Friday was a slightly nerve wracking day. After spending every morning that week working in the Community Corner doing some awesome community building stuff with the kids, I took that Friday off. I dropped Joseph and Camille at church in the pouring rain and took the littles home.
I should say that we read stories and did fun stuff. The truth? I was such a nervous wreck about Georgie's appointment that afternoon that I made the babies popcorn, let them watch TV and surfed the net.
(Okay, yeah, we did cool stuff like read books and play with blocks but it felt like all we did was watch TV as the morning draaaaggged.)
I had to wash his super cute green polos and plaid shorts that he spilled his drink on because, for some reason, he HAD to wear that outfit. HAD to. I had my heart set on him looking adorable, put together and slick.I didn't want the drs to look at a grubby kid, see my mommy gut, bushy eyebrows and read that he's one of four... and think that his problems are caused by too many siblings and a mom who can't manage.
Why yes, yes I was being stupid.
I picked the older two up early from the last day of VBS and felt horribly guilty that I was taking them away from hot dogs and ice cream and a fun movie (and, it turns out, a firetruck spraying water everywhere) because their brother had an medical appointment for his special needs. You know, that are all my fault since he was born early because my body failed him, blah blah blah.
Guilt, guilt, guilt.
After dropping them off with a friend (who spoiled them rotten by taking them to a spray park and baking them cookies) I headed towards the hospital. I was a little early and wanted an iced tea but the line at McDonald's was too long. I finally just arrived early and parked in the shade, ran the AC and read while the boys napped.
My stomach was in knots and I was horribly nervous. I don't know why but I was. I was terrified they were going to find something wrong or, worse, tell me I was overreacting.
Nothing like that happened.
The people in the waiting room were super friendly and we chatted about toddler-stuff, like movies, for awhile before they called us back for our audiology test. Georgie was properly shy. I finally got Cole settled with a snack, and Georgie on my lap in the sound proof booth. (Can I get one of those?!) When the test started, he got into it! When he looked at the speaker a sound was coming out of, the audiologist would make a little toy act up and beat a drum. He loved it but loved the toy dog they used to get him to look "center" more. When the test was done, he wanted the dog to play more!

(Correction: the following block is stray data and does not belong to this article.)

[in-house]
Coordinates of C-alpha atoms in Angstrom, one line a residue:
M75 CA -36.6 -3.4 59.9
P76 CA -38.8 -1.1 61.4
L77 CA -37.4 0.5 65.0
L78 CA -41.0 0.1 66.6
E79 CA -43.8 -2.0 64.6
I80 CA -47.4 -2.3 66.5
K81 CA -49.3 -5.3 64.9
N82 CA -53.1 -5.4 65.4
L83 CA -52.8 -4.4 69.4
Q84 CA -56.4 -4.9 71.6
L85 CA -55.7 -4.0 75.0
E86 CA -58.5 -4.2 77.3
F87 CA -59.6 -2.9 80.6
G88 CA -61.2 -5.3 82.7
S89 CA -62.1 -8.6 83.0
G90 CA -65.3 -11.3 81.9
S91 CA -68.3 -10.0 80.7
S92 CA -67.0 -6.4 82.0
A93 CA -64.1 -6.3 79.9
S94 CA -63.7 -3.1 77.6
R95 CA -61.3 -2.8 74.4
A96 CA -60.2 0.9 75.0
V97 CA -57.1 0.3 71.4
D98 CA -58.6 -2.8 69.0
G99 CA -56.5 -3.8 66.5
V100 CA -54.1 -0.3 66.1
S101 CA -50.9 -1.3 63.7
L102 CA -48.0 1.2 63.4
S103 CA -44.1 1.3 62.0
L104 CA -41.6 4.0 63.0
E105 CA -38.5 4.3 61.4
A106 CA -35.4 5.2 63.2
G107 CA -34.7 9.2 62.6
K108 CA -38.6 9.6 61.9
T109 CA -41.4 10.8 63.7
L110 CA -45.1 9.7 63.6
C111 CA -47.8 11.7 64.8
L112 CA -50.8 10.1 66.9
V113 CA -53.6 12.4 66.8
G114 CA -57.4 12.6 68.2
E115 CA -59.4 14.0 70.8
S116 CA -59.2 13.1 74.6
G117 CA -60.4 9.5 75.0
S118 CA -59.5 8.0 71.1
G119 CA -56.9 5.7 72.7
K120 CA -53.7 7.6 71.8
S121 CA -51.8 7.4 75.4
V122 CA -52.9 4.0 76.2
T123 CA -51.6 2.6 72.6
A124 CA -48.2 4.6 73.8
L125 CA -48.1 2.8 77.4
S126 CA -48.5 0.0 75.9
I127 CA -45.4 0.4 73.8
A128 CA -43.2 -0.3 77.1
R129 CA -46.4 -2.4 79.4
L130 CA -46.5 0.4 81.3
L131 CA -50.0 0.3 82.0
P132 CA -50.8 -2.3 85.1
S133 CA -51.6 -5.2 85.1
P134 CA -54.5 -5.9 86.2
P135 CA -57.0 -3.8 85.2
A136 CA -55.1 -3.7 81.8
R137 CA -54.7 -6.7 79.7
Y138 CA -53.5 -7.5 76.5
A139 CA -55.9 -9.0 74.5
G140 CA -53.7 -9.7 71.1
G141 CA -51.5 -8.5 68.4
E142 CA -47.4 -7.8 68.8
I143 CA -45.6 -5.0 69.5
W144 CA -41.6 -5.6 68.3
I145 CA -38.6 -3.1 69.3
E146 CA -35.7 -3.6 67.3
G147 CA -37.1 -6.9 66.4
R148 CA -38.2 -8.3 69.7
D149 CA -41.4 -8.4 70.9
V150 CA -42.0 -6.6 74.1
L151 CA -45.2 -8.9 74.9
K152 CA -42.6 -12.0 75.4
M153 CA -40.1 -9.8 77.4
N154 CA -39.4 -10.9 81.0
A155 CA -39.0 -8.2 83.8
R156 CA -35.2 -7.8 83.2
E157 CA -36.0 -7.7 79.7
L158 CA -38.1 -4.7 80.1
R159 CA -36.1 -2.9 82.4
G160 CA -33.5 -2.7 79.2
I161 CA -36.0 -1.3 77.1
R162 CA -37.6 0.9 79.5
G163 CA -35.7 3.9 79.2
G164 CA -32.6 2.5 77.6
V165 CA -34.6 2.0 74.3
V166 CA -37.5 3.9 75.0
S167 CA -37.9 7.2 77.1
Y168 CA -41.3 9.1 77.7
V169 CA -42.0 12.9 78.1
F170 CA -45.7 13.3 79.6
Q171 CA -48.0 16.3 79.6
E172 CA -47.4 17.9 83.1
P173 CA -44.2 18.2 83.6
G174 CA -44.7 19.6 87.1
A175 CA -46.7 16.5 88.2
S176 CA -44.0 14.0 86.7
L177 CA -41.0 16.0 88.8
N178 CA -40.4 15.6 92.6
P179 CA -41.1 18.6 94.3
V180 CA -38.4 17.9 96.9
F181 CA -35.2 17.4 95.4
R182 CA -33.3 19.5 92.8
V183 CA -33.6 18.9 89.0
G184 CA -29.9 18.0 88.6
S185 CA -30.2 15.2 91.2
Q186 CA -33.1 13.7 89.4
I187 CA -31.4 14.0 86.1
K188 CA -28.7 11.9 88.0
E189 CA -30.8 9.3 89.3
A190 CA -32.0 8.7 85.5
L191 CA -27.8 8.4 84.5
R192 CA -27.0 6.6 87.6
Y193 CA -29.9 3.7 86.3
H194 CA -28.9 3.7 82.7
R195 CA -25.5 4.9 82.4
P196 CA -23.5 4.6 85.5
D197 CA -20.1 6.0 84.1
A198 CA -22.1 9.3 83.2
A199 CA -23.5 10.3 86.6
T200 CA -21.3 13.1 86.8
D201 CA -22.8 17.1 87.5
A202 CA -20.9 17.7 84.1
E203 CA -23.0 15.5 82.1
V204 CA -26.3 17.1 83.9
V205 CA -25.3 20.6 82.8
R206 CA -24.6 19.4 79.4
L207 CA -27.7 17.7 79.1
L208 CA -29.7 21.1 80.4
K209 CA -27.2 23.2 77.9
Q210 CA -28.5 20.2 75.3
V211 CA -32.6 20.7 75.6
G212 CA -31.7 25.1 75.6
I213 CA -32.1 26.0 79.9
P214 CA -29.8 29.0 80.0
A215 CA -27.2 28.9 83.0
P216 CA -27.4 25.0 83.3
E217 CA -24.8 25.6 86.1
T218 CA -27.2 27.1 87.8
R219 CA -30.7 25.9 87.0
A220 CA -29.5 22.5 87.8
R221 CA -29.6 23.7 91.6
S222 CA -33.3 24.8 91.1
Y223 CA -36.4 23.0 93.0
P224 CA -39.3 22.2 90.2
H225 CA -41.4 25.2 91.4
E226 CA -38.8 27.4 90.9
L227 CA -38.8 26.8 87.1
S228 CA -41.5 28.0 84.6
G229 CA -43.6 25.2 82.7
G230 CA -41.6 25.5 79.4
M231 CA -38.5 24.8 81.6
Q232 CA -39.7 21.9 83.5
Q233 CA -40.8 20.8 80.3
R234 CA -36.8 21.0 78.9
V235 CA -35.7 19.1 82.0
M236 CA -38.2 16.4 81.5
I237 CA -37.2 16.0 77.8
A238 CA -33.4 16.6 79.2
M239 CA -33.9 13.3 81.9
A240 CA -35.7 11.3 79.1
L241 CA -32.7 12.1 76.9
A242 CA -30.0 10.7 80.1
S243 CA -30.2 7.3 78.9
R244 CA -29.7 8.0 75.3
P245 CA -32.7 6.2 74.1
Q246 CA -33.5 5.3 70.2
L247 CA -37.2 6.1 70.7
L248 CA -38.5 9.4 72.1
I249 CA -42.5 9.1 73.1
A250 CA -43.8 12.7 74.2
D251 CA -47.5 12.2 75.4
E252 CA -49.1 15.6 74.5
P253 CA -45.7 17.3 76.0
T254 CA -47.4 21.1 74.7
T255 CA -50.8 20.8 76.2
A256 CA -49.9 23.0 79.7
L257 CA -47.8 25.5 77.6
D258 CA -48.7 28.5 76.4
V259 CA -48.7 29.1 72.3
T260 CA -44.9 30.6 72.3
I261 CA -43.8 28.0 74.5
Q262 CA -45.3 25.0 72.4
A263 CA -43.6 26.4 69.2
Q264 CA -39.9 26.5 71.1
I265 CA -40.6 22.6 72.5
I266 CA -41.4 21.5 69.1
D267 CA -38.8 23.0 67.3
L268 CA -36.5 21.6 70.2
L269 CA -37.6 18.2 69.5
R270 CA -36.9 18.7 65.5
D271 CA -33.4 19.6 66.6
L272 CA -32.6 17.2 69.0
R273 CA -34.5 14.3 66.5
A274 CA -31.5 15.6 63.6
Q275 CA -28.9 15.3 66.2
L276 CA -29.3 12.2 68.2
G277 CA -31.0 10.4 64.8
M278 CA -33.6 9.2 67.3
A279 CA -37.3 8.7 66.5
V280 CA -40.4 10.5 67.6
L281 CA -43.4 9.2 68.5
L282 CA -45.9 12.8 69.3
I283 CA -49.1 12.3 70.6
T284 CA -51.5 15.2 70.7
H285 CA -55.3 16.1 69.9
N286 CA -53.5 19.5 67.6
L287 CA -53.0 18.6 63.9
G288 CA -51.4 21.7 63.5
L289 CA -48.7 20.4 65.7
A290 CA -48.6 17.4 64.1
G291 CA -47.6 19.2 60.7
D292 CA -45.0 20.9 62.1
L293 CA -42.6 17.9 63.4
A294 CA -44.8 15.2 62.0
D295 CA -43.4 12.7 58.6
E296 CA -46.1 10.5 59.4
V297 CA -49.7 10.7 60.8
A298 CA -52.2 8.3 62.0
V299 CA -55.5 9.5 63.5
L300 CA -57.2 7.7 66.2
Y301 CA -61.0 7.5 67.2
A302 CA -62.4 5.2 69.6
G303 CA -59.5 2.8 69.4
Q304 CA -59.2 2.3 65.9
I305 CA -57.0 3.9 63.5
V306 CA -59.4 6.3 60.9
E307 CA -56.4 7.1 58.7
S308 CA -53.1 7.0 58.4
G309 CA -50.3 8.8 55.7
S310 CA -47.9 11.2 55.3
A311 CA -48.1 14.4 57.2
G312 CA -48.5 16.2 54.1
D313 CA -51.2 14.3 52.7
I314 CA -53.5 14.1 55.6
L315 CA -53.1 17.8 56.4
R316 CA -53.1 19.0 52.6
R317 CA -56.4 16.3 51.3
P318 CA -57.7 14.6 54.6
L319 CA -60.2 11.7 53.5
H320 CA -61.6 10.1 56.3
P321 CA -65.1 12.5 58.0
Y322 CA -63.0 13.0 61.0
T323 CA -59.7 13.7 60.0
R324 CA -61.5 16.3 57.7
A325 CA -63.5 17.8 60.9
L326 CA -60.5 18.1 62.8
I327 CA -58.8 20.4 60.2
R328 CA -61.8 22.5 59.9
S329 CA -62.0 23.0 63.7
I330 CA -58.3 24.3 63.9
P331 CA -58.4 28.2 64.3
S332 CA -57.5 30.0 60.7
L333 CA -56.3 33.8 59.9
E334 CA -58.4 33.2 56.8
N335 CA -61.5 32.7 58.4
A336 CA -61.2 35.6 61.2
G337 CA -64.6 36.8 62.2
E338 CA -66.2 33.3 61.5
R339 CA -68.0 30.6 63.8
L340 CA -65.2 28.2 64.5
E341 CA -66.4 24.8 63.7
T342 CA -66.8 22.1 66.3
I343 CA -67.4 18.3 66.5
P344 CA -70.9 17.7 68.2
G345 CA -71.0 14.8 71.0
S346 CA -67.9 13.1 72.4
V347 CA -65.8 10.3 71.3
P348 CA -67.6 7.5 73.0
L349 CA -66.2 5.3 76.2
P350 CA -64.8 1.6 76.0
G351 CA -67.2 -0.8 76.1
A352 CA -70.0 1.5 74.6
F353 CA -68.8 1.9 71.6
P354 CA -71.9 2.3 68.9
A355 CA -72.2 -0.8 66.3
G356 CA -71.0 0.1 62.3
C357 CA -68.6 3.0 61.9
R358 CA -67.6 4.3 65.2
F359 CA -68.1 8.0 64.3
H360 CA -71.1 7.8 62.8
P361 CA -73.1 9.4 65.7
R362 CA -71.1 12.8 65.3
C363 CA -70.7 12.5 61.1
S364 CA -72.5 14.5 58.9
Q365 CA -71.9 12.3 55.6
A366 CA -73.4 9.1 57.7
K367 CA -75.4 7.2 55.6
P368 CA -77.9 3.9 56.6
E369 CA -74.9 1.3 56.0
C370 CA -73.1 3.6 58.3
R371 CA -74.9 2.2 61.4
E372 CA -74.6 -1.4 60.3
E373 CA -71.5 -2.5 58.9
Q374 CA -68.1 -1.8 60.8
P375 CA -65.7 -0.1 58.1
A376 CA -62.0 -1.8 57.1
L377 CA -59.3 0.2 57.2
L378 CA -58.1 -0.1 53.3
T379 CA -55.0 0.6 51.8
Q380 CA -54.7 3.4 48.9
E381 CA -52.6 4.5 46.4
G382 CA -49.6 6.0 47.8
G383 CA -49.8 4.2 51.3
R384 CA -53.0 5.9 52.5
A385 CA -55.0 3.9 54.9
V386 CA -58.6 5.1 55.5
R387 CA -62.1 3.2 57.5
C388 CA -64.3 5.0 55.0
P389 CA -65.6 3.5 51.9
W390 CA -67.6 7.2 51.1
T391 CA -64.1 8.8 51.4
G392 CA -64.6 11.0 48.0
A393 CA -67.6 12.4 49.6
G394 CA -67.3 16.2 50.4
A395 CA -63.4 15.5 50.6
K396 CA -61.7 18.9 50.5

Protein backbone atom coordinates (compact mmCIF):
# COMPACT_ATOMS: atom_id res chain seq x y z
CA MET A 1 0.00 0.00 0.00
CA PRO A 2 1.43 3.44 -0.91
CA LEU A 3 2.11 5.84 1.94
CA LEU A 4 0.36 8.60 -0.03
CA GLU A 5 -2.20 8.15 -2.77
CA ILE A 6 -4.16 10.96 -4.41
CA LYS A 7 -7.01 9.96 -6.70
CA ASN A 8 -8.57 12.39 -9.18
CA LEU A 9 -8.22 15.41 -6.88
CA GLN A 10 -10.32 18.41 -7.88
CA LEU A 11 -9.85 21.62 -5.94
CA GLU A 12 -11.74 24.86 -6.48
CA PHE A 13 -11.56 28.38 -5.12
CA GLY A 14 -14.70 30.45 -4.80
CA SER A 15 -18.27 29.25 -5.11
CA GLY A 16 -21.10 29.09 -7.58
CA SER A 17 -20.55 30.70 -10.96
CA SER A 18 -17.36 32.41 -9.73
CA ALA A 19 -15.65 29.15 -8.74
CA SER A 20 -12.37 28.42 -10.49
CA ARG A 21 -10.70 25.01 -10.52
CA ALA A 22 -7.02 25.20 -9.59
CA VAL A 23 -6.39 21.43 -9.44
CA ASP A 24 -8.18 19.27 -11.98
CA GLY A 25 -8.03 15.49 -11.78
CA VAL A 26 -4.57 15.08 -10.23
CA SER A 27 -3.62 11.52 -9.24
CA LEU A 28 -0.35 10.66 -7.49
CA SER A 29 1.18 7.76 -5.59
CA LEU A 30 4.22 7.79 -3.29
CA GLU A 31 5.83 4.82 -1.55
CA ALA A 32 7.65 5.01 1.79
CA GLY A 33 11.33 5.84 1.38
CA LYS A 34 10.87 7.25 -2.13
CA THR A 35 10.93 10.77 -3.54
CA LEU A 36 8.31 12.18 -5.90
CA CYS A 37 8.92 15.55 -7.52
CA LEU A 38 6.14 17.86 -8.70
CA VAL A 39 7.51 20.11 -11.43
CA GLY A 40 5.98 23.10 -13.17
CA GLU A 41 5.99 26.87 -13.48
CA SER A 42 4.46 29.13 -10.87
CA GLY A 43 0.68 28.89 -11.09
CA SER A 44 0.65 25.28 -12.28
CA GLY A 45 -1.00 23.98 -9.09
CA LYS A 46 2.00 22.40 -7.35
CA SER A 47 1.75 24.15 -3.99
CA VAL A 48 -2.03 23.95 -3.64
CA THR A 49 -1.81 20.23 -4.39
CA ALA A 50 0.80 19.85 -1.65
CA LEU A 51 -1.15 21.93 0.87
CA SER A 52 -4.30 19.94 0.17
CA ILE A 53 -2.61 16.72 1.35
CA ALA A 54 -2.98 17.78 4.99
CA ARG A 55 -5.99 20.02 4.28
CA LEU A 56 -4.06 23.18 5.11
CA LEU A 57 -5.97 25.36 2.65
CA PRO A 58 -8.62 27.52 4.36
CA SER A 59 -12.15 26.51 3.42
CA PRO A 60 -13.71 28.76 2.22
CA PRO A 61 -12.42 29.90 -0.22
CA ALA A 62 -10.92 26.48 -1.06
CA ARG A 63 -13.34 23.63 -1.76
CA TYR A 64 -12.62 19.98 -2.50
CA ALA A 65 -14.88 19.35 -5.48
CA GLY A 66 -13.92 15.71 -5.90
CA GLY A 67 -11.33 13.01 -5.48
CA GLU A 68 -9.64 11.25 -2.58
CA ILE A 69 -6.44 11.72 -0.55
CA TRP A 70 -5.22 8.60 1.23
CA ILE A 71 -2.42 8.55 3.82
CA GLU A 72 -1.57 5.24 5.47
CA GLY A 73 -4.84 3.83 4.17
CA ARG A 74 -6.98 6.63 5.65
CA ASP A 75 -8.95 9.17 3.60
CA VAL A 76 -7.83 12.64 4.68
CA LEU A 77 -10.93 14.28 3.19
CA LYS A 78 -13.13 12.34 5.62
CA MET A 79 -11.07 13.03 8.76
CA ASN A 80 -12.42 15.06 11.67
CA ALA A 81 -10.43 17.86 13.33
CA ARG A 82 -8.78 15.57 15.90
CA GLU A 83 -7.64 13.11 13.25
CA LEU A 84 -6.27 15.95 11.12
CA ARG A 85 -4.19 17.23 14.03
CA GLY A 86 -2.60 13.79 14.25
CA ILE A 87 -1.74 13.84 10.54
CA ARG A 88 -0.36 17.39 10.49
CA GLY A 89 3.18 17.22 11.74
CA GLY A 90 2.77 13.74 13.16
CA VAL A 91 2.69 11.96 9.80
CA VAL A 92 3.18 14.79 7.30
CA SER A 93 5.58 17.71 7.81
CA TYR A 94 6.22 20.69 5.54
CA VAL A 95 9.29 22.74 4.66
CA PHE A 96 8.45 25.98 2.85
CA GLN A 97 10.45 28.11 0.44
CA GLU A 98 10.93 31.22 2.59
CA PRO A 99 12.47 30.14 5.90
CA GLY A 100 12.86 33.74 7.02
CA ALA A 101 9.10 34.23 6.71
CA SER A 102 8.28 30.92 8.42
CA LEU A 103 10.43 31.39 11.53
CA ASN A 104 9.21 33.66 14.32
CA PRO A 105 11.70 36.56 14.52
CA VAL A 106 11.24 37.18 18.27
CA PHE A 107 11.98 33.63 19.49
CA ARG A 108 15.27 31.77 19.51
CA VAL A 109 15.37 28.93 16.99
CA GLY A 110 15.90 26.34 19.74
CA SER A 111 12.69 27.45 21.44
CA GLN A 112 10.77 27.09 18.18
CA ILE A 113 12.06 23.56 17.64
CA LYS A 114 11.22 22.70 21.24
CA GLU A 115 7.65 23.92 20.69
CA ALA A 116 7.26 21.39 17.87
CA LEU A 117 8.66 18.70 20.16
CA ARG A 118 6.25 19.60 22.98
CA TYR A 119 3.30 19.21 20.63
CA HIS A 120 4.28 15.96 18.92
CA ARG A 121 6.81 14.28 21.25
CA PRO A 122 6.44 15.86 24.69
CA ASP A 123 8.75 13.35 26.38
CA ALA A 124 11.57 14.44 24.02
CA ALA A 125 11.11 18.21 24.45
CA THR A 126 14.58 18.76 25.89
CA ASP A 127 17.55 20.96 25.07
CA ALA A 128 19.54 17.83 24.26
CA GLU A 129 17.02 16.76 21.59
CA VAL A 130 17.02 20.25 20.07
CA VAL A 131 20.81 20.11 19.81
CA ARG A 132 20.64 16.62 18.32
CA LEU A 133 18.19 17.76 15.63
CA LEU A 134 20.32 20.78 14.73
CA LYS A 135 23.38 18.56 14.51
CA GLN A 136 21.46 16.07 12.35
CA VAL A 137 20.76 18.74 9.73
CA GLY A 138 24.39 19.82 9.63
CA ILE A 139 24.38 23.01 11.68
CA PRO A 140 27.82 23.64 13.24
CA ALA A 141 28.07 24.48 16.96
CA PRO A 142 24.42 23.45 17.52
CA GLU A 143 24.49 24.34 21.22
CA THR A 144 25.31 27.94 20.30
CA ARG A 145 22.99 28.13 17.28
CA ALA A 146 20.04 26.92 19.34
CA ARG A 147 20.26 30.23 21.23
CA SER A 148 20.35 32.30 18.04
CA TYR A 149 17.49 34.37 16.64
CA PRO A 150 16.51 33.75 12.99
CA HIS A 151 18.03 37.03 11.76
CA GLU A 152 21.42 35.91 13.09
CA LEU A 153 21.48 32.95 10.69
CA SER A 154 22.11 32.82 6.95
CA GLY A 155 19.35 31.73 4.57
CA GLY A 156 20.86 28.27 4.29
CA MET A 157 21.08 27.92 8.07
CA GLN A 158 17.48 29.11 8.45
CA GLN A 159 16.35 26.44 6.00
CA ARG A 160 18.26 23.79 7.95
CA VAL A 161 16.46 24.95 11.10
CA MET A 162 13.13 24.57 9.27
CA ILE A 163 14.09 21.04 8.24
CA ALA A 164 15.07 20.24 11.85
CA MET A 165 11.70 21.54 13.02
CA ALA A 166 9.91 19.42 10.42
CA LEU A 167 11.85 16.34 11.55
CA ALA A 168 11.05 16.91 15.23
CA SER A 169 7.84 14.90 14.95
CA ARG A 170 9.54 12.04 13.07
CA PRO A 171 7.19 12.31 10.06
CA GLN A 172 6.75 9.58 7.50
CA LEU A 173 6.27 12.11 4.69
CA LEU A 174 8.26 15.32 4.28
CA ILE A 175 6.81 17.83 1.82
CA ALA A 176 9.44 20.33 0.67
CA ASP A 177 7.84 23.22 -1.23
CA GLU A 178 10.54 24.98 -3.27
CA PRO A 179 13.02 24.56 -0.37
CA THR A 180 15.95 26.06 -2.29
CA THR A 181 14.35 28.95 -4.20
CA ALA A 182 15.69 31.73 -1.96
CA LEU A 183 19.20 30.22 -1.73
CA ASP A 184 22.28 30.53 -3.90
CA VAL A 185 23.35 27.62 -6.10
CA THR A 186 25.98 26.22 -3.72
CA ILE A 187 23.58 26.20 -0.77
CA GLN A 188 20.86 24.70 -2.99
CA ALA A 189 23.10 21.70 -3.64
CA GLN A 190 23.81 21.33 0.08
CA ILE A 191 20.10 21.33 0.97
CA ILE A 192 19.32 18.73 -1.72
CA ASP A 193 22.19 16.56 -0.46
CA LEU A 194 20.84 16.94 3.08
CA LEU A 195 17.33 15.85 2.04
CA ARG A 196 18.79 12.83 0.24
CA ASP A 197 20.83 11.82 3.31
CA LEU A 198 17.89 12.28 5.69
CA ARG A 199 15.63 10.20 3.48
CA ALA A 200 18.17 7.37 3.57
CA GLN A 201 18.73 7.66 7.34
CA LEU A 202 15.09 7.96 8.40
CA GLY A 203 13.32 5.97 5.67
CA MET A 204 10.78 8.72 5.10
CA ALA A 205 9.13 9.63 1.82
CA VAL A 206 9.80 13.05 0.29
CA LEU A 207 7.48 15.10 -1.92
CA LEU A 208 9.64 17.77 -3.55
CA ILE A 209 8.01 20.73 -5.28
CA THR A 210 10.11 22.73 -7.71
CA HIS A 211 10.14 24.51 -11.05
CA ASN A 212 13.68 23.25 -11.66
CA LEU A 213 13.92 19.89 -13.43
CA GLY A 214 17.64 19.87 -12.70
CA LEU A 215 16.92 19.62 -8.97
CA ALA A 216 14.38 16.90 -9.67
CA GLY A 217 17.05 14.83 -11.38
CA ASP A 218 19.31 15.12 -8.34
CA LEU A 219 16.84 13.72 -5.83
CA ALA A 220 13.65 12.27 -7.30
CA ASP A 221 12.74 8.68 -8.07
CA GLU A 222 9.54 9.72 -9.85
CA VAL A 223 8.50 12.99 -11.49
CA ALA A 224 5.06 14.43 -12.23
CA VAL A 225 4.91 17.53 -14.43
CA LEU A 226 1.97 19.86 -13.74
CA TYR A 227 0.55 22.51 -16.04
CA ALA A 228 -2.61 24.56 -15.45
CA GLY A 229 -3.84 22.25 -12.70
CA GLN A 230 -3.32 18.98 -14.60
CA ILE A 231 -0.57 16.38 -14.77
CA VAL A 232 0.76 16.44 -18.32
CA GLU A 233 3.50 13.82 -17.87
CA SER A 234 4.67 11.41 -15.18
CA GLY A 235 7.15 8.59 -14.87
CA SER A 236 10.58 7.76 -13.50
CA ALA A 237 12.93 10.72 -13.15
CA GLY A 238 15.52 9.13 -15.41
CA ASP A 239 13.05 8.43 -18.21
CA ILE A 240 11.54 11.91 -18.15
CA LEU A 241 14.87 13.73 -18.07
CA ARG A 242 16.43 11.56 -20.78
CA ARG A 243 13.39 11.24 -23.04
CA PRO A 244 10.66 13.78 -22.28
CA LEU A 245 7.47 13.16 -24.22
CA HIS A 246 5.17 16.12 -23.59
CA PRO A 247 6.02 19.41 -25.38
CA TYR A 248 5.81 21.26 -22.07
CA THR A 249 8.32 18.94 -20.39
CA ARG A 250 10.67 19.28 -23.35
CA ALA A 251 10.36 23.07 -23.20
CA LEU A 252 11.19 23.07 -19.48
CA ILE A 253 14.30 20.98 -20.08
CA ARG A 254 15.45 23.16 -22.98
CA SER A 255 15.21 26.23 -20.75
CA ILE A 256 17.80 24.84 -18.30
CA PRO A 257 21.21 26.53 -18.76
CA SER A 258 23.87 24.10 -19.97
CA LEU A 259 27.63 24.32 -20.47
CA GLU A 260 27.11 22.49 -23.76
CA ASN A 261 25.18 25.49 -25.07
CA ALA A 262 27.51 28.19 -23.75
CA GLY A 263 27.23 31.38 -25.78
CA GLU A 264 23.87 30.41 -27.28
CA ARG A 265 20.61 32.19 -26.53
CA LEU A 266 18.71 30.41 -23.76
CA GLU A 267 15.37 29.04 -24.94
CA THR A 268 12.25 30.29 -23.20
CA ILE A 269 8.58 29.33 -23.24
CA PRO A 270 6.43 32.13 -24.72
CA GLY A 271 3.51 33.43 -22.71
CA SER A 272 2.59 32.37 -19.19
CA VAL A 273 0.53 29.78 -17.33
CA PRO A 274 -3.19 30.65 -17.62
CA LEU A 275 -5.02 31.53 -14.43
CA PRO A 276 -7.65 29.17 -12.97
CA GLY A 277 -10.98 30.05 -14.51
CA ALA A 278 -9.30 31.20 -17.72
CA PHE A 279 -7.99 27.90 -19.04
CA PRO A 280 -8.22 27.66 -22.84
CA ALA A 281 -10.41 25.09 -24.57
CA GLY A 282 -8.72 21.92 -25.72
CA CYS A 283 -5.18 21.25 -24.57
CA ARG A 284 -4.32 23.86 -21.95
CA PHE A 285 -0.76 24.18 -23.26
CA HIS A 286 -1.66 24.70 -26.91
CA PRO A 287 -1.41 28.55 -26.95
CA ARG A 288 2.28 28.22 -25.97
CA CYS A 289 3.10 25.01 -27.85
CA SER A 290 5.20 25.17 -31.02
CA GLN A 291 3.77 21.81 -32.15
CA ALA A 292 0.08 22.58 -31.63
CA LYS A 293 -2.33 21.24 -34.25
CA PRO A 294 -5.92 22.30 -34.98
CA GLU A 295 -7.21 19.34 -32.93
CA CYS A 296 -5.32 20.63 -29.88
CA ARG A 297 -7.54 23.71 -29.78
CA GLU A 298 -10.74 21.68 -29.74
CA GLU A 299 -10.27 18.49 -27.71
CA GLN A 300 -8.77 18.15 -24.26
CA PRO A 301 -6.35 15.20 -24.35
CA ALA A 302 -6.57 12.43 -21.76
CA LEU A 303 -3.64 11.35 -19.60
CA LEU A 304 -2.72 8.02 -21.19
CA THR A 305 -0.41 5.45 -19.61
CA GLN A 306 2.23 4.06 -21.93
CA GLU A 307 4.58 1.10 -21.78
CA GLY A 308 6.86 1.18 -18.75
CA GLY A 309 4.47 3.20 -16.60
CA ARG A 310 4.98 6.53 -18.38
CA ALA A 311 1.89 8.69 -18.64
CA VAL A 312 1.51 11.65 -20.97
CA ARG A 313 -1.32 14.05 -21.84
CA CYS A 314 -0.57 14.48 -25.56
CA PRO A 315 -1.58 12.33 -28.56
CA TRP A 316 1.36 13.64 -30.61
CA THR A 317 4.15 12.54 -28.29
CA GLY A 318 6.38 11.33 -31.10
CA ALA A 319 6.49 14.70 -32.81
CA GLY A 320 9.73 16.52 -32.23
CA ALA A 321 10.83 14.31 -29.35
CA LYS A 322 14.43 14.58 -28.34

He passed with flying colors, by the way. No problems hearing!
The speech and language evaluation was a little more sticky.
When we were called back, the SLP gently questioned why we were there, if he was already being seen by Infant and Toddler Services. I told them the truth- we wanted a more in depth evaluation, a second opinion and more in site and ideas as to what was going on in his head.
After questioning us and listening to Georgie talk (not that he did much of that), she told us:
*his receptive language is 29 months, right on target for his age
*his expressive language is 15 months, which is very delayed
*she is pleased with his social interaction with his little brother
*she will not diagnose, but thinks he has a motor planning disorder. Basically, his brain knows and understands words and what he wants to say. His brain cannot coordinate what is going on in his mind and get it out of his mouth. He is a bit young to dx Childhood Apraxia of Speech (also Google Verbal or Acquired Apraxia) but she think he would benefit from apraxia therapy, which is a bit different from traditional speech therapy.
I completely agree with her. This fits with my research and our (long, extensive and filled with reading, speaking and writing disorders) family history. The good news is we know what direction we need to take and we have a better understanding of how to treat it. The bad news is that apraxia is neurologically based; that is, it is brain based. There is a glitch between his brain and the muscles in his mouth. While there is nothing physically wrong with the muscles, the impulse that would tell his muscles to form to make sounds is, well, out to lunch. This explains why we hear train or "it bieeeg" or other words like that once and then not again. He gets so excited or upset that he has spontaneous speech and words come out. When he has to sit down and THINK about words, it's too hard.
In short, Georgie can understand everything you say but he can NOT physically talk. Nothing we can do will MAKE him talk, he has to LEARN to talk.
Now, she did say that while he would benefit from apraxia therapy, he could very well be one of those kids who makes rapid progress to the point where they wonder if he really did have CAS. I pointed out that we would never know if he suddenly "caught on," if he is just a kid who needed a certain type of therapy, if the therapy worked or if he was just never wanting to talk to begin with. (I KNOW the latter is not the case.) I am not comfortable with waiting on additional therapy and she agreed. We are to keep on truckin' with our IT therapist and work towards preschool in the fall.
Our goals are for Georgie to work toward verbal speaking but to have some kind of adaptive equipment to help non-family members understand him.
Oh, yeah, and being the super awesome kid I know he is!